Hurrah! Giorgio Armani thinks newspapers are cool (sort of)!...A new magazine about traveling "with a purpose"...A melancholy look at Bosnia and the Dayton Accord...Time on work, Newsweek on Jamie Dimon and the New Yorker on last year's Wall Street debacle...And Consumer Reports tells us which store brands really do taste better than the fancy brand-names ones.
Robert Duvall's Lieut. Kilgore in Apocalypse Now famously loved the smell of napalm in the morning. It's with rare pleasure that we can report that an Italian fashion icon loves an endangered species composed of ink and newsprint.
"If there is a smell I associate with the realization that I was becoming successful, it was newspaper," Giorgio Armani tells WSJ, the new monthly offering from the Wall Street Journal, in an issue devoted to the seemingly fragile state of luxury goods. "I'd open the paper and see the good reviews and realize that people were noticing my designs."
Hey, you remember newspapers, don't you? I know it's not cool but maybe, just maybe, you can buy one every once in a while and, at minimum, keep some of the folks we elect to office just a tad more honest. You know, when the cat's away, the mice will play and all that.
The Armani chat is part of a strong, if not always novel, look at luxury in an age of recession and anxiety with conspicuous consumption by some members of the propertied class. We're informed that the champagne industry is sharply dropping prices amid declining sales; the diamond industry is scurrying, with layoffs and closing of stories, as one-carat high-quality diamonds have sunk by about 20 percent in price, with five-carat gems down 30 percent; high-end handbag makers are producing cheaper bags and accessories; with some trophy real estate morphing into white elephants, it's just "socially unacceptable" to brag about buying a $25 million apartment, unless you can boast about getting a bargain; and then there's the curious "artful dissonance" of "rough luxe," namely reconciling the old and contemporary in interior furnishing, at times simply melding "the decrepit with the pristine."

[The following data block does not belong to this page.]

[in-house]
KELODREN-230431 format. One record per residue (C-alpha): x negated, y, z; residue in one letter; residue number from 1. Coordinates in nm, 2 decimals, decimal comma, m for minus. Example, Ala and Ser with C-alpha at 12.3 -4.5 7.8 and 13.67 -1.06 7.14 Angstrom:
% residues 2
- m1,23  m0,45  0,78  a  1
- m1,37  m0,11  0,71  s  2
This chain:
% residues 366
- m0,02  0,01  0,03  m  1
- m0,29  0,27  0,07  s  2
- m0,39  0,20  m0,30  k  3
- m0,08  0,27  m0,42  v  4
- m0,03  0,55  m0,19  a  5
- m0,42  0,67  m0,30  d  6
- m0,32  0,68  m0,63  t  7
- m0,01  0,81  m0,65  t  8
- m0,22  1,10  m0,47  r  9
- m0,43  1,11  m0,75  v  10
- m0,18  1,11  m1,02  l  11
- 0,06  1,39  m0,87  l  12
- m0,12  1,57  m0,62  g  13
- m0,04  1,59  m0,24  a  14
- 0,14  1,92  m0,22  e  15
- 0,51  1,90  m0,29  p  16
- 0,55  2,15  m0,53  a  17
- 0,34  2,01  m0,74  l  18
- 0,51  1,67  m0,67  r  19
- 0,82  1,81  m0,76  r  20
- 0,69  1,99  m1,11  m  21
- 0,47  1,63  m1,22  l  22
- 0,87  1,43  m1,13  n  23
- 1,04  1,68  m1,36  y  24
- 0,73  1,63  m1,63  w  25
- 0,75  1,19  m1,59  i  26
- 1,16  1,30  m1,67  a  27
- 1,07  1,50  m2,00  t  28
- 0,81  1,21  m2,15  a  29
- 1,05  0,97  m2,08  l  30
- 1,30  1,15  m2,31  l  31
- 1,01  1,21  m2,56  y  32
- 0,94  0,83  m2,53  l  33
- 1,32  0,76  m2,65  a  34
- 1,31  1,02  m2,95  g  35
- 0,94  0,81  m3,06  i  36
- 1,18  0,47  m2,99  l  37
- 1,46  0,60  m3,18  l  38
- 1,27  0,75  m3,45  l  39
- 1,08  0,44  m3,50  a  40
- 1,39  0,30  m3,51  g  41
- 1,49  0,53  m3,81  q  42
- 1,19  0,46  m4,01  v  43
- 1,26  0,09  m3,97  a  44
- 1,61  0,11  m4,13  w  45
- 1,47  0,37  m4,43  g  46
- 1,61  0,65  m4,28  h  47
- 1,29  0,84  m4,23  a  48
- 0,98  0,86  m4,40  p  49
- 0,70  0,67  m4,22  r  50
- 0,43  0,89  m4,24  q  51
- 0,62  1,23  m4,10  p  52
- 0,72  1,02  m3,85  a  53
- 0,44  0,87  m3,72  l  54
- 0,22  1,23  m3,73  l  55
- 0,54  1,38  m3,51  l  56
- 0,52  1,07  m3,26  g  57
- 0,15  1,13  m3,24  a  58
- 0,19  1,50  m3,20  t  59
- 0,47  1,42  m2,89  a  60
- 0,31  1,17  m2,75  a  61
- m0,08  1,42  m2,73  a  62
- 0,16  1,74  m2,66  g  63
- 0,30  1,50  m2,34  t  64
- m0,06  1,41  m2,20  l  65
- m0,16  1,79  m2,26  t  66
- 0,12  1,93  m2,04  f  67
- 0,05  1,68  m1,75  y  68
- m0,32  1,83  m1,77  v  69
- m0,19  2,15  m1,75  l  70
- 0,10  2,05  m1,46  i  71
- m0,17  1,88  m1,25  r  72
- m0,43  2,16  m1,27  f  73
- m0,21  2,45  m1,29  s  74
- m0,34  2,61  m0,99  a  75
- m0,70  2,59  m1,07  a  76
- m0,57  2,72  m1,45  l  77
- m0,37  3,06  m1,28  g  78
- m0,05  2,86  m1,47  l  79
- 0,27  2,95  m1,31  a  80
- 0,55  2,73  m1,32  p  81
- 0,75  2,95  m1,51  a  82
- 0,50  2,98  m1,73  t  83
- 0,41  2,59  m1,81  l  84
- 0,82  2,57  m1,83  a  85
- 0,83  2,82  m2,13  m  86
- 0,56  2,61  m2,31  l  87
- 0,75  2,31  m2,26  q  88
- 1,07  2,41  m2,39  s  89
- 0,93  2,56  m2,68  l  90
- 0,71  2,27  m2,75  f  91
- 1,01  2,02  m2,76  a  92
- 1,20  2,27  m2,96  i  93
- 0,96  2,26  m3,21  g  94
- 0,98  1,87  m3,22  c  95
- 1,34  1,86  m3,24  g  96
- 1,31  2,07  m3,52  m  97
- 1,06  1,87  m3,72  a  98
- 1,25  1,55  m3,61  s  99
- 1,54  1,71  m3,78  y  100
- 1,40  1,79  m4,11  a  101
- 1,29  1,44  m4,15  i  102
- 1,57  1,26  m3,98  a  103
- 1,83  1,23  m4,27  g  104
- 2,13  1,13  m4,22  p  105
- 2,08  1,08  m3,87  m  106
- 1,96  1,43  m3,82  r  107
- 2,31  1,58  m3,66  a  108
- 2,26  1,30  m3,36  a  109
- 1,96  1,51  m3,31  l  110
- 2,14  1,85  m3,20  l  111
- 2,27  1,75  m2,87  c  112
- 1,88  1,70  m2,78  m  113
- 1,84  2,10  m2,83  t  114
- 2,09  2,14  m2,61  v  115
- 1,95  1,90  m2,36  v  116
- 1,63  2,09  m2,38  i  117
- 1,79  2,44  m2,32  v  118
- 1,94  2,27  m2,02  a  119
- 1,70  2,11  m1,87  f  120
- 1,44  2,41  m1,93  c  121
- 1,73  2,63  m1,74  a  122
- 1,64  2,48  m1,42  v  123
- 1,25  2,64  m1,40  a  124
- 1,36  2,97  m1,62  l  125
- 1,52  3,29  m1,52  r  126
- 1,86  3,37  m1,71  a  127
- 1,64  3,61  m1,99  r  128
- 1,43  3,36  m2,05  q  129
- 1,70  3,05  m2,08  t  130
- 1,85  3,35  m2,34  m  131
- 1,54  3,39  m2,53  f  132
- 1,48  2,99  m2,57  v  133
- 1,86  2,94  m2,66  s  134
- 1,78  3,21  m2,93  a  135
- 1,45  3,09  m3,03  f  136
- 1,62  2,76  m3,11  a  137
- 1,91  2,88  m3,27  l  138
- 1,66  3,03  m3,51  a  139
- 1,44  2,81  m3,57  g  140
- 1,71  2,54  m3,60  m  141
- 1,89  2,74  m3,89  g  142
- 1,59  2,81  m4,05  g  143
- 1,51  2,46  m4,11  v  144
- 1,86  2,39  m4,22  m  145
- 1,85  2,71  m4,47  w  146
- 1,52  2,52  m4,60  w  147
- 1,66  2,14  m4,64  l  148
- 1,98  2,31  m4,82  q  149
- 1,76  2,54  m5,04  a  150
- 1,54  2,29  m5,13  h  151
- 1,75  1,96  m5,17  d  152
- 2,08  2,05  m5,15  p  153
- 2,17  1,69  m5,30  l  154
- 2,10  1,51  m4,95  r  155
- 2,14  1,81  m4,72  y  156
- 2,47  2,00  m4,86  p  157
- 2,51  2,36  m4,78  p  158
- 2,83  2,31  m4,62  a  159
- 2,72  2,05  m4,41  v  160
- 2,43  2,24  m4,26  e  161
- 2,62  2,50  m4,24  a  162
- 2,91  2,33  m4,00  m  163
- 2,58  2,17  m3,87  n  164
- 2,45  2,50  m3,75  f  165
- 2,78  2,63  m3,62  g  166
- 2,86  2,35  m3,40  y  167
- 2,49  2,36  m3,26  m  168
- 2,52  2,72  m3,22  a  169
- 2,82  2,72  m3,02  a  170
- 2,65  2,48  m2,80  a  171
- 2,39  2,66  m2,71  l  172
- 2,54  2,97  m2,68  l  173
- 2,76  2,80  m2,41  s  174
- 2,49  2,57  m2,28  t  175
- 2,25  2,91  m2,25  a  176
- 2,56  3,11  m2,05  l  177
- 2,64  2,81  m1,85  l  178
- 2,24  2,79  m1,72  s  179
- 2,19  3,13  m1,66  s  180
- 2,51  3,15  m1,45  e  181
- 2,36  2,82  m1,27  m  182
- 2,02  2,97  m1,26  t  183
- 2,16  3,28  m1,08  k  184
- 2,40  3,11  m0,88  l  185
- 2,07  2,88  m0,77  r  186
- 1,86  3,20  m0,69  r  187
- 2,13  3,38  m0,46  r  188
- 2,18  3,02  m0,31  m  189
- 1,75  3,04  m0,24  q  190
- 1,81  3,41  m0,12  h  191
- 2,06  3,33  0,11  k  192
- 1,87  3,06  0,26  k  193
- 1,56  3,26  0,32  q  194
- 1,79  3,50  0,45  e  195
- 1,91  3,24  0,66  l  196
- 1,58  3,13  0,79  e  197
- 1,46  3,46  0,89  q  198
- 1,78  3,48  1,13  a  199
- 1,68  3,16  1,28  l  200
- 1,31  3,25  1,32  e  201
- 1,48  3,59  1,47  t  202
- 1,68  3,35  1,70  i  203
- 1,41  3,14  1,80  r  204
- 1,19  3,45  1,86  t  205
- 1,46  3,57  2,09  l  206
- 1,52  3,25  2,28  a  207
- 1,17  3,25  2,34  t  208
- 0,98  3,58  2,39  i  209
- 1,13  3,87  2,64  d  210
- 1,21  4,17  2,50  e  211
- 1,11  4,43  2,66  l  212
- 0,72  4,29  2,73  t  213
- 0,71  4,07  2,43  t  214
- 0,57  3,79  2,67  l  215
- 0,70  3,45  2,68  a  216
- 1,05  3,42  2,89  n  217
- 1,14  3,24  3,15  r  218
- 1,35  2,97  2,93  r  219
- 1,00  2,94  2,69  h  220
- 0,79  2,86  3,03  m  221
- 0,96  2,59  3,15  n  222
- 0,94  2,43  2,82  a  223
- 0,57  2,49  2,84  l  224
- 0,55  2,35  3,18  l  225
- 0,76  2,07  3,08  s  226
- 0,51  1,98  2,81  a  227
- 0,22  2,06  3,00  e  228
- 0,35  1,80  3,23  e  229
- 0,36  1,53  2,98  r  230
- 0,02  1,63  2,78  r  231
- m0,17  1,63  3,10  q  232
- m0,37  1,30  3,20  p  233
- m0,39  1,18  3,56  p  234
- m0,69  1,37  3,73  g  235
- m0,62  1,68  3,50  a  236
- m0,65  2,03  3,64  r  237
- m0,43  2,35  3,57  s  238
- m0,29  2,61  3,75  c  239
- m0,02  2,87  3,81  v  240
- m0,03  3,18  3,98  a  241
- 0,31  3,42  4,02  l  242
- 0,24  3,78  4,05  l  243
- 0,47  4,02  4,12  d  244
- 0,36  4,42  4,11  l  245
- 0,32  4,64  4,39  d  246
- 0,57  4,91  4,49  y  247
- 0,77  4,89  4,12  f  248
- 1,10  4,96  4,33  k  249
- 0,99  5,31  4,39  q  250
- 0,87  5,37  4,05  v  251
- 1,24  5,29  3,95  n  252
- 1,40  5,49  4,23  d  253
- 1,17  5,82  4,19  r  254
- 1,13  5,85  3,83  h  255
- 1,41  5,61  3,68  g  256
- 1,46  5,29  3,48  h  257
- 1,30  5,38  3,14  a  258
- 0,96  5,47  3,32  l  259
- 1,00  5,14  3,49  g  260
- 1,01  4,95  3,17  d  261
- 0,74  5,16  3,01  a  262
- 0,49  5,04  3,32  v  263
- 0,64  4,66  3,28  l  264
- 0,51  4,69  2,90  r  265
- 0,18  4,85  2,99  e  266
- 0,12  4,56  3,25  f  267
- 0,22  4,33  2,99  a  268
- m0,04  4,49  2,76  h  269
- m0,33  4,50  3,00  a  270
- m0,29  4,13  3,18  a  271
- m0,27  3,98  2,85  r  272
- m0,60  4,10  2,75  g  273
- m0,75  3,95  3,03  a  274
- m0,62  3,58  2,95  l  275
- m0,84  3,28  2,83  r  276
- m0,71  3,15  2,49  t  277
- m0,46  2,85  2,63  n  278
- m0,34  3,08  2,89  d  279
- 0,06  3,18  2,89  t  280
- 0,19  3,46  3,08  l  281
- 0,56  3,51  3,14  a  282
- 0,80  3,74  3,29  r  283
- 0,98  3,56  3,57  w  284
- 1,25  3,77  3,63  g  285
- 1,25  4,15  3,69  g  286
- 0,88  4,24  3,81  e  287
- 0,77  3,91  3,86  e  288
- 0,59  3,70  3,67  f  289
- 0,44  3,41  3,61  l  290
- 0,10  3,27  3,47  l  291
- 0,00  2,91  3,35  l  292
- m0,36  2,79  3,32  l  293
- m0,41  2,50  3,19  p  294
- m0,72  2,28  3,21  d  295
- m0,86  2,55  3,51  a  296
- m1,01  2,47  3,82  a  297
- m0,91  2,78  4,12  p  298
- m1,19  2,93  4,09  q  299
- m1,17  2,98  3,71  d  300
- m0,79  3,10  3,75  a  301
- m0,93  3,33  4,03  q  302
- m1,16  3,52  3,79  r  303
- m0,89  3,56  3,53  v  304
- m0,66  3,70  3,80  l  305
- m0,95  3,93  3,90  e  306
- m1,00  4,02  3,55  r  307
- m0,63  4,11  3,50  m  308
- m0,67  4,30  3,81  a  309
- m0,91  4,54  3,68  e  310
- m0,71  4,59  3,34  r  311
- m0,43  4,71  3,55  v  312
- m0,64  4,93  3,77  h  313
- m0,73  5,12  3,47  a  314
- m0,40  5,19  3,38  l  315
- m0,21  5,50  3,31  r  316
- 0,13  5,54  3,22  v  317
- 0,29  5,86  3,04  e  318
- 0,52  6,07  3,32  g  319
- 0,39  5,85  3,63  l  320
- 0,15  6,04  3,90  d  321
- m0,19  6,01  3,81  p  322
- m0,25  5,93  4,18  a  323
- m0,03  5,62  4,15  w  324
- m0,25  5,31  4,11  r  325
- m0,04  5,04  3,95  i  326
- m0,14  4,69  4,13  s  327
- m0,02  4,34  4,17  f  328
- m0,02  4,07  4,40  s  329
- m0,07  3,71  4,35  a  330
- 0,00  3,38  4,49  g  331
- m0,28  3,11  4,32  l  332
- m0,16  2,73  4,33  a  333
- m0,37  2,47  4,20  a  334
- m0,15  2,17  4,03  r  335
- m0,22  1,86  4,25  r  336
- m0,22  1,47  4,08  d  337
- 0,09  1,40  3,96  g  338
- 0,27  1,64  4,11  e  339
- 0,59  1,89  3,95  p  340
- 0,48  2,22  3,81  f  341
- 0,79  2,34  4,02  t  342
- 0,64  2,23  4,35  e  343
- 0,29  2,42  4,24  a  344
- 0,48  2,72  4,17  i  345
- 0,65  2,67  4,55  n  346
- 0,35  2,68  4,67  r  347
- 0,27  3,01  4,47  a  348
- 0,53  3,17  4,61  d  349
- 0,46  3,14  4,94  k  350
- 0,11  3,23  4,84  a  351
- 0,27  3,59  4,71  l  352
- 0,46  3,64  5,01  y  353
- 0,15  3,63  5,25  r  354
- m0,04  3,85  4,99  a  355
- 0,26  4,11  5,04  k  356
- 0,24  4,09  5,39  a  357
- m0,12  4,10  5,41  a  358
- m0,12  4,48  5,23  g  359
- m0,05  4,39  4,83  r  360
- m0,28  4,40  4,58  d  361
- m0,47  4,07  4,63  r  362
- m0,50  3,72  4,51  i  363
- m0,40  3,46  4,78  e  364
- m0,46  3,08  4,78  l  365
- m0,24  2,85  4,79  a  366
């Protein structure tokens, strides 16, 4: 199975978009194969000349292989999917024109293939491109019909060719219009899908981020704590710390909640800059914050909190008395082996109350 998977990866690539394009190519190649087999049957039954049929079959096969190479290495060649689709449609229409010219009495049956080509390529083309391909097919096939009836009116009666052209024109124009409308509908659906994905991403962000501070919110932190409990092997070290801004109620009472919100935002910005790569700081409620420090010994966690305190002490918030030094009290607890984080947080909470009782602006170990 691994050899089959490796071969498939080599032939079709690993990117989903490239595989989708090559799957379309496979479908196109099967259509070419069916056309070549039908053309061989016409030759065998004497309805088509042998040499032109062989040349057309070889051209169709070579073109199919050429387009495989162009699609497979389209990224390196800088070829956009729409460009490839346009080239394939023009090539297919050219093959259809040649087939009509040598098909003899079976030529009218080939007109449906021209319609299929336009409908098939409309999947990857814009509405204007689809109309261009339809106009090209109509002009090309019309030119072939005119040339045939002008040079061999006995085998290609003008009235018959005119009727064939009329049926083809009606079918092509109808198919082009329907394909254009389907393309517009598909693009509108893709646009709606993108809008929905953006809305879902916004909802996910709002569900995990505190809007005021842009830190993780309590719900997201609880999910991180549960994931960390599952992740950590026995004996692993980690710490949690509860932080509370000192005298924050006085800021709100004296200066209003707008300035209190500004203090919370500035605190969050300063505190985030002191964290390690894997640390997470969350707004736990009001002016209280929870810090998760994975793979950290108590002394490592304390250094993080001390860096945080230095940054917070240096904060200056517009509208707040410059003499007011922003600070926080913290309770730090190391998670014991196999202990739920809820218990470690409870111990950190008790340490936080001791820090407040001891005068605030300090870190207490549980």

There are a host of socio-cultural developments inherent in all of this, though some don't get much mention. For example, there's how the very concept of luxury had changed long before the recession, with a new populism in which there is mass accessibility to the highest quality of design, be it via Martha Stewart or Tiffany knockoffs. No matter what F. Scott Fitzgerald thought, the differences between the rich and the rest of us are, in some ways, less than they once were. Maybe I'll rent a stretch limo for a night on the town.
--What don't we have in the pretty strong and creative travel sector? Well, the premier of AFAR is premised on the notion that we're increasingly driven by a search for meaning, not necessarily consumption and entertainment, and there are lots of tales out there about people and culture we've been missing.
There are some smart, fun tales, including a profile of a globetrotting web programmer who exploits the fact he can work from anywhere; travels "with a purpose" to meet experts trying to save our oceans and marine biology; a look at how a hallowed-out loaf of bread with vegetarian or meat curry became South Africa favorite street food; and how costume-play cafes in Tokyo are a magnet for youth seeking social connections. There are lots of fun tidbits, such as a two-page graphic on the biggest coca bean-producing and -consuming nations (the Irish eat the most chocolate, while Americans way back in 12th spot) and, all in all, the sum of the parts may be greater than the whole but this will be worth a second look and watching, especially in a tortuous climate for start-ups.